Some email providers offer blazing fast delivery specifically for transactional email. Companies such as SendGrid and Mailgun offer free and low-cost solutions. In addition, they offer an API key that allows you to integrate their solution directly into your website programmatically to avoid login issues when a password is changed. Using these services that specialize in transactional email, ensures deliverability of your valuable emails from your website to your customers.
Why not use noreply@ email addresses?
Website forms often use “noreply” email addresses to indicate to the recipient that they should not expect a response if they reply to the email. An example of a noreply email is an email address that does not actually exist on the company email server such as [email protected].
There is a very good reason why a no-reply email should not be used. Email is a conversational medium. Users receiving an email, even if it is an expected transactional email such as an order confirmation, expect the ability to be able to hit ‘reply’ and send a response. Seeing their email go to a no-reply email is a frustrating user experience.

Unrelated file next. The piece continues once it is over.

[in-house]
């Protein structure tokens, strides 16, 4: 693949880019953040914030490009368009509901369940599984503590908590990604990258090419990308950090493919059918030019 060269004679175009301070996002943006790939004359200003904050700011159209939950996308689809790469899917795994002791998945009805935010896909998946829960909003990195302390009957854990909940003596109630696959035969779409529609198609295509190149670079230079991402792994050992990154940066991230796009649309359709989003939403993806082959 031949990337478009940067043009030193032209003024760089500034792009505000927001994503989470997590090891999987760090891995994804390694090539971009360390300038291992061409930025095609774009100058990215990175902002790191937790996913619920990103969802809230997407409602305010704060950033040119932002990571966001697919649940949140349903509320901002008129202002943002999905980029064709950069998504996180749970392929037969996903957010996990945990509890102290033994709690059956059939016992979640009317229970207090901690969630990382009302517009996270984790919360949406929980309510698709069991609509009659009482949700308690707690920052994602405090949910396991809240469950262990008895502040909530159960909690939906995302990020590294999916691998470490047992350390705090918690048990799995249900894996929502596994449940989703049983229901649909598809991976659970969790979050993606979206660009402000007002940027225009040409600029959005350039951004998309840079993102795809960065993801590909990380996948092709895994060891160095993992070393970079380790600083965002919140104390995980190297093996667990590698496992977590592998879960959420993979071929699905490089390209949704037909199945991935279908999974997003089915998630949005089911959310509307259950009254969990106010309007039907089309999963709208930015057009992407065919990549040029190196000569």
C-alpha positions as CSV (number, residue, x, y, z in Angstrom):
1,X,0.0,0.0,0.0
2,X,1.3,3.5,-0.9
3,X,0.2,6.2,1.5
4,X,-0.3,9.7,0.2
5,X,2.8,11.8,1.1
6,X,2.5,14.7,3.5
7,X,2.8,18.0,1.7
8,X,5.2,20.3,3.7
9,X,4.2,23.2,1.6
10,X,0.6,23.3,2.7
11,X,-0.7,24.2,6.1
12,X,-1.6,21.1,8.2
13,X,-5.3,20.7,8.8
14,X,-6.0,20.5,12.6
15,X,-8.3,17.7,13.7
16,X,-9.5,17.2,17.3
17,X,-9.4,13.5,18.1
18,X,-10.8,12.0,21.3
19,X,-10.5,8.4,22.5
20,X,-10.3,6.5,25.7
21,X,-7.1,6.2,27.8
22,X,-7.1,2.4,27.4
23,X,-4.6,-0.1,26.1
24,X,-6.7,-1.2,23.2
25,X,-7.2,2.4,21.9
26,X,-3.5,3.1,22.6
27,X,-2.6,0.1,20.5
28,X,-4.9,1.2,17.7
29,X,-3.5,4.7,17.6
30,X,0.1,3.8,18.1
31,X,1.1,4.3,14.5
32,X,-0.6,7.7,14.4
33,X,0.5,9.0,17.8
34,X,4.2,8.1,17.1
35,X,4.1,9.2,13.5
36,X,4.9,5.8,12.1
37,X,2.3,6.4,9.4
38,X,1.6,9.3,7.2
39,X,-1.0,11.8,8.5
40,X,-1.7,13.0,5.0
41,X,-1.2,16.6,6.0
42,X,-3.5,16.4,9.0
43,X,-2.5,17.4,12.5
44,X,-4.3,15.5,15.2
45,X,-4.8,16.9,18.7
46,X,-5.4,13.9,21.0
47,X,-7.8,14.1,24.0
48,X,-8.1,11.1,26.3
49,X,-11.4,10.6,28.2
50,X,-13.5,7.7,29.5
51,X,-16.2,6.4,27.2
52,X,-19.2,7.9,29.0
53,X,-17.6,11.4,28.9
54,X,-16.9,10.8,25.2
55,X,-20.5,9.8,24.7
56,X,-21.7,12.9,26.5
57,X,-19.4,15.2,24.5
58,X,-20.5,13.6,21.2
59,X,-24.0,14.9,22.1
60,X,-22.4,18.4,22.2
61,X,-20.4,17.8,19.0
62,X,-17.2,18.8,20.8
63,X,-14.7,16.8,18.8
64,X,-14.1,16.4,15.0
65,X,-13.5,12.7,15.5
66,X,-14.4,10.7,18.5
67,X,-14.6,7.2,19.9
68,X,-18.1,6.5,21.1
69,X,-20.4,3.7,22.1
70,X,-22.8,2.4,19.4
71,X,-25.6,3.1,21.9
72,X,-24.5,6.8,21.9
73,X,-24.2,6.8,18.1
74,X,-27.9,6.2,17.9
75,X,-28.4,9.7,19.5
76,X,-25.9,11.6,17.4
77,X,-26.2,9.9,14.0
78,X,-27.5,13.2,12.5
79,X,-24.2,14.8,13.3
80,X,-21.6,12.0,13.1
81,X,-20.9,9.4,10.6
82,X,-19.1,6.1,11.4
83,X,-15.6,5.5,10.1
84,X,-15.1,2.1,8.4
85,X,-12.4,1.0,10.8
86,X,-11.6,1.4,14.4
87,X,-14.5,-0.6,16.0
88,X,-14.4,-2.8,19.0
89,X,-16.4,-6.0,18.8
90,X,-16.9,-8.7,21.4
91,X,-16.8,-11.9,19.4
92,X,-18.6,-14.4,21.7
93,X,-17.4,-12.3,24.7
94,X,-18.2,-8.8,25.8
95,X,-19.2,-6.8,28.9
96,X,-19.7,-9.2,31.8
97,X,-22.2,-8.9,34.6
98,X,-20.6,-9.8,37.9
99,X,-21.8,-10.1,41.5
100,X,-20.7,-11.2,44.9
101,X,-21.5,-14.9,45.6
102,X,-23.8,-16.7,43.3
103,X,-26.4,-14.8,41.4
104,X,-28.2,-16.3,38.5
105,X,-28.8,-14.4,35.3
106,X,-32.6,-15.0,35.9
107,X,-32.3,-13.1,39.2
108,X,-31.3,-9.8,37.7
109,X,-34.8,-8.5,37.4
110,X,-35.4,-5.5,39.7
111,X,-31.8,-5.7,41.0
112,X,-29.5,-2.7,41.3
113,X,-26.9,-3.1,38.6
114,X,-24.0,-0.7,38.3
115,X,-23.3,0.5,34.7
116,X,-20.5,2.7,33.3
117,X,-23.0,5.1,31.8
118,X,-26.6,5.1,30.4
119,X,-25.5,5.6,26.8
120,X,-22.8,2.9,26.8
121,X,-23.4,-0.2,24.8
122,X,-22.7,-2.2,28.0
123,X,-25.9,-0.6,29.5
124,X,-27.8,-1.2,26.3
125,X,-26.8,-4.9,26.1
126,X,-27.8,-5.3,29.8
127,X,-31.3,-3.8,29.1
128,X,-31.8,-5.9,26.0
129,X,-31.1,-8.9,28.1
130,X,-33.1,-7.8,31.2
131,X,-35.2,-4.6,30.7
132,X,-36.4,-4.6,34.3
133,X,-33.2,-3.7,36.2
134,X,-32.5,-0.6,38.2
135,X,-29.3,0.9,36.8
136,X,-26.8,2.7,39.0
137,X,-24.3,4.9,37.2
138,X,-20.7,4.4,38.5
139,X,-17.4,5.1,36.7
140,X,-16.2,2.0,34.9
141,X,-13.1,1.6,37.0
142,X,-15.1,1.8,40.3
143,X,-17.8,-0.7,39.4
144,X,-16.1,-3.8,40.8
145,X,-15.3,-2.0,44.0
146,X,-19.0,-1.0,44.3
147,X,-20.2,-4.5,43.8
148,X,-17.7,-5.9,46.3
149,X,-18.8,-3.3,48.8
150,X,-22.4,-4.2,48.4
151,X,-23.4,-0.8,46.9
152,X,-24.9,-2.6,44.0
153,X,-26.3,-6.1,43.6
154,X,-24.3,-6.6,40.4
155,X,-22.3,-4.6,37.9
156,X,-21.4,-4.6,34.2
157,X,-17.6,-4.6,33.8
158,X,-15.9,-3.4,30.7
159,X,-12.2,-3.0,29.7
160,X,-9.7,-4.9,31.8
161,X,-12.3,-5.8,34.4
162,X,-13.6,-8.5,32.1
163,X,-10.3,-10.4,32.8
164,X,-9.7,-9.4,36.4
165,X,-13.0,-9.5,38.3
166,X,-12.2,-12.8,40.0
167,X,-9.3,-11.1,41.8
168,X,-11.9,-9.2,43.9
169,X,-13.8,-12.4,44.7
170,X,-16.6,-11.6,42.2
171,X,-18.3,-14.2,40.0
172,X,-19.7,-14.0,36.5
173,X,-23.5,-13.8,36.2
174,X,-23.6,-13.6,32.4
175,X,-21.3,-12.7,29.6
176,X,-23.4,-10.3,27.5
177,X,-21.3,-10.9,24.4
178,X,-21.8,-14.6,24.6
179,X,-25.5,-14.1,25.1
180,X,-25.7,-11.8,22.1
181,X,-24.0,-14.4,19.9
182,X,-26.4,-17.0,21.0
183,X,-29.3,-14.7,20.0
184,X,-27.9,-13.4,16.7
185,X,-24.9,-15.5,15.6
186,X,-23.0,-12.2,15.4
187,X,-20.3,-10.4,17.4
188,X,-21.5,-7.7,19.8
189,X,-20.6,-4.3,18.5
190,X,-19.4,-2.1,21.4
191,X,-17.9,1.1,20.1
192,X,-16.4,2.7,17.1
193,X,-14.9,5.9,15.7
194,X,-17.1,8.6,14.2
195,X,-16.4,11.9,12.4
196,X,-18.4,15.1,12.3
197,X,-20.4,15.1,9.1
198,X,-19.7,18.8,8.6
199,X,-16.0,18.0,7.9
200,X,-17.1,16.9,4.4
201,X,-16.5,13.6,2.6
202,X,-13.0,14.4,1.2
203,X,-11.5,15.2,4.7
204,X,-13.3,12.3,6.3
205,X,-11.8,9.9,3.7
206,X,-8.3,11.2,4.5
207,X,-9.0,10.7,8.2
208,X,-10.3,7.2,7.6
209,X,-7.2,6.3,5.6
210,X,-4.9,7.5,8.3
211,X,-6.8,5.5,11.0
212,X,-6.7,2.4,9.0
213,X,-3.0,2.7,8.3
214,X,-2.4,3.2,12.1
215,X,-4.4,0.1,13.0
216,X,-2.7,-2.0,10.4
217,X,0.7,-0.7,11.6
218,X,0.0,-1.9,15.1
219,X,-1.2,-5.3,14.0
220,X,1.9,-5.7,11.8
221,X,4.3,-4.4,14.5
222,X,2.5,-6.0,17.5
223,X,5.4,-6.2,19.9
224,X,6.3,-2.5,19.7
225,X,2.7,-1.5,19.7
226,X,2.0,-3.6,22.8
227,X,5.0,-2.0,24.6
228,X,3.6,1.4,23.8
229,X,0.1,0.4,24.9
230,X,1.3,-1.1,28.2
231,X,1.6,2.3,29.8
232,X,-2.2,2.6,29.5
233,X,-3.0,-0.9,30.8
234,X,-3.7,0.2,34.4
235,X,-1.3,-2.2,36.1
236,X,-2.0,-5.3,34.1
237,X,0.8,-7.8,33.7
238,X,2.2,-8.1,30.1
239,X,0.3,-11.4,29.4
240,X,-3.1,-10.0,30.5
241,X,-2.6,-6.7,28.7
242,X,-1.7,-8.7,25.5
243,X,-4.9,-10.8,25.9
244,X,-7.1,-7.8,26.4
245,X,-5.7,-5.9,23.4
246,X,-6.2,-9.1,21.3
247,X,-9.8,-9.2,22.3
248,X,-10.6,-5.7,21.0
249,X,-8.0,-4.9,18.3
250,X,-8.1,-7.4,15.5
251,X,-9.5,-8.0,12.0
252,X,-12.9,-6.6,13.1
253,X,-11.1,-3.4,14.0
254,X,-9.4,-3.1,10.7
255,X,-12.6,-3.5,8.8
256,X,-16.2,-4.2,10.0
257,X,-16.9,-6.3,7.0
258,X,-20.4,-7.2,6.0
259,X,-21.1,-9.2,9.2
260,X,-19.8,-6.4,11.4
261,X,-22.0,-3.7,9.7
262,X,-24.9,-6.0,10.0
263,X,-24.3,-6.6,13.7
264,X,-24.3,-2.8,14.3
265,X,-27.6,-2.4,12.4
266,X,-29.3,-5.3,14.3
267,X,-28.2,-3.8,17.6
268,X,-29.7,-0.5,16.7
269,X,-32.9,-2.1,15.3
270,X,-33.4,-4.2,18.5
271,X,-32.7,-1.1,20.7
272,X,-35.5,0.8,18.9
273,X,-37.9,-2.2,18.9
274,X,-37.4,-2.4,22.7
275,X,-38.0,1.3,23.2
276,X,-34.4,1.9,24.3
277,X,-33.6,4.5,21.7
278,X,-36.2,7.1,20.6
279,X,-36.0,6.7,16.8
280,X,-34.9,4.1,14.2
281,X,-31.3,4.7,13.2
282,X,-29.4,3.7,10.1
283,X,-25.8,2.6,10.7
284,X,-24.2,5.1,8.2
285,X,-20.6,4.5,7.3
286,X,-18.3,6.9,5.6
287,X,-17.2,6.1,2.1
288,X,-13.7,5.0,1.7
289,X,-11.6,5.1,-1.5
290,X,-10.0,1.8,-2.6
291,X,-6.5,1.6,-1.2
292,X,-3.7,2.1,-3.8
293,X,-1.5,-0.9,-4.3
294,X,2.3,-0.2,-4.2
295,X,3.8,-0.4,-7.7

To ensure your transactional email addresses are monitored for replies, a reply-to setting can be configured that will send any replies to a monitored email address on your corporate network, rather than the non-monitored transactional email address. Your sending email address may be [email protected] but your reply-to address could be [email protected]
How do I know my website form emails are working?
With technology changes, website updates, and server o/s updates, your website forms may stop working without you realizing. It’s important to conduct manual tests regularly, and after any website update. In addition, it’s good practice to implement an alert system that montors when a website form fails to send an email. In addition, a backup copy of all website form submissions should be saved to a database, in case the email fails.
Contact us today to implement and monitor transactional email on your website.